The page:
Speaking of buddies, Black Future ’88 happens to be a fantastic local-only multiplayer game to blast through with a partner. The camera zooms out nicely to capture both players on the screen at once and verbal communication between couch companions is a vital ingredient for success. When a partner dies, you have the choice of ending their run or resuscitating them by sacrificing a percentage of the time. Friends can also become rivals during certain moments where Skymelt tries to persuade the team to turn against one another for a prize, or getting the last hit on a boss will reward the player who put the final nail in the coffin the upgrade that’s been left behind.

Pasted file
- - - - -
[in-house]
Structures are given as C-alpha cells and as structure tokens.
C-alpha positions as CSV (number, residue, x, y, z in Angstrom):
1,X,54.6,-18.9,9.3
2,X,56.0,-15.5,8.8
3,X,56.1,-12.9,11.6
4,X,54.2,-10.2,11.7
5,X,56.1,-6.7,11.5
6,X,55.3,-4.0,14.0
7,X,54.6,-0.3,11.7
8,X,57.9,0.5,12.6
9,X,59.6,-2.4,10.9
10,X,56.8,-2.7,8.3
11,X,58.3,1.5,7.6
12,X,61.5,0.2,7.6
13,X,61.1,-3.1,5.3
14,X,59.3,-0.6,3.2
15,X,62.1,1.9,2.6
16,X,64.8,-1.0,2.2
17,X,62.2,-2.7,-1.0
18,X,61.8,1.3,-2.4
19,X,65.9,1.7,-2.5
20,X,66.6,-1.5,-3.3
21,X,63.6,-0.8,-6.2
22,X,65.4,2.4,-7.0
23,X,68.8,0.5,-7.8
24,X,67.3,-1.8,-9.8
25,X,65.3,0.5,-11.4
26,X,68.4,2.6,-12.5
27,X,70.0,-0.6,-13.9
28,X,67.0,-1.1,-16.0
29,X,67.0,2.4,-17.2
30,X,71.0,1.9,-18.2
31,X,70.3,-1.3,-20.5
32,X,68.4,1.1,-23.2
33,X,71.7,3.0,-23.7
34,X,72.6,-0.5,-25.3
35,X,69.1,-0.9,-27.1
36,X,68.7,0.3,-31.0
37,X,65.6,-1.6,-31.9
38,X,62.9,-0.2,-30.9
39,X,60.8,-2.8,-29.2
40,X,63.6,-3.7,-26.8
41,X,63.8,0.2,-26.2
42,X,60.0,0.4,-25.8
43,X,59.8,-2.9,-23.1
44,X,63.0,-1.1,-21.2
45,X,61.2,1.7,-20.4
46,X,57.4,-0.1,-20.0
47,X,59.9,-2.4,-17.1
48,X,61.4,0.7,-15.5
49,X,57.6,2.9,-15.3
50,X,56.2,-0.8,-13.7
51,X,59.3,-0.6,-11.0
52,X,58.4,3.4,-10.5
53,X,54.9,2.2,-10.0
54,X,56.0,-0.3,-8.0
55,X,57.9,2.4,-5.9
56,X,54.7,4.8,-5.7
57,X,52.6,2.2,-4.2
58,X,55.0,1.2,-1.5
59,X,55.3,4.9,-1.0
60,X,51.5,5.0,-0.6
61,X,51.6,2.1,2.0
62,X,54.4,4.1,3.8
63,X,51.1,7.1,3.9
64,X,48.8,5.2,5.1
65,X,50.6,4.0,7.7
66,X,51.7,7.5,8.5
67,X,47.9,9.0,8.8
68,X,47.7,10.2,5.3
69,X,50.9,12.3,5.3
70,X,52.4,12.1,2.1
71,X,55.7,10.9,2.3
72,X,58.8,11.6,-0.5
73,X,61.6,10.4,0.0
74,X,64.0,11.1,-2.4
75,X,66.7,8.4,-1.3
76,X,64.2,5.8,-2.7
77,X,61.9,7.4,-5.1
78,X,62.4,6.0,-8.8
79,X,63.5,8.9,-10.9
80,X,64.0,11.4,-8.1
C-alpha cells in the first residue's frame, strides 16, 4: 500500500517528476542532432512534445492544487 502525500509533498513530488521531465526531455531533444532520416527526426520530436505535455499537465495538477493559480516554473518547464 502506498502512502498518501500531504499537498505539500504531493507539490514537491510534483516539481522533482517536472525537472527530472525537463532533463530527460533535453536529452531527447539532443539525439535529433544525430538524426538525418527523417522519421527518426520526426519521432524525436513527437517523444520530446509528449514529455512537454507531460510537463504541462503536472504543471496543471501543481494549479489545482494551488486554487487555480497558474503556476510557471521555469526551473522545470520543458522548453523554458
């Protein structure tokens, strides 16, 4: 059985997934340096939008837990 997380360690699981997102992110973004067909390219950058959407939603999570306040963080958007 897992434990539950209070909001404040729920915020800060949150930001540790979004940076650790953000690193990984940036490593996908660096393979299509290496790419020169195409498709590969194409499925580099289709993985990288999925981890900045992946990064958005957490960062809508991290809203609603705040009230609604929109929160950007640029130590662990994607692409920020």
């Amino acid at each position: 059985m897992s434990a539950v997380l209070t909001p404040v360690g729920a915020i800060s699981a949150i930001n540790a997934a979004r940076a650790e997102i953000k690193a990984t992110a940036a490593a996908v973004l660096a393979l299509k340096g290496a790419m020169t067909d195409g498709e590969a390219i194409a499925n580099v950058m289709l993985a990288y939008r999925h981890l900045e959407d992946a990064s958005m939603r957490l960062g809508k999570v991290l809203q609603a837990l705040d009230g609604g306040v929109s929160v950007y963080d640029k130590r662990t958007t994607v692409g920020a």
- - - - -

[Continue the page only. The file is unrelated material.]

However, as fantastic Black Future ’88 is, there are some glaring technical issues and possible design choices that really hold back its obvious potential. For starters, mapping out the controls is limited in a way that really didn’t bode with me quite as well as I hoped. The small array of presets available wouldn’t allow me to have the double-jump and dash configurable to the Joy-Con’s ZL and ZR Buttons. Instead, they are pretty much locked to the thin L and R Buttons which I very much dislike when it comes to leaning the Right Stick for shooting. While the game can be played using the face buttons for jumping, dashing, weapon pickups, and an automatic aiming option, I felt that I had no choice but to rely on automatic shooting solely based on my trigger input preference.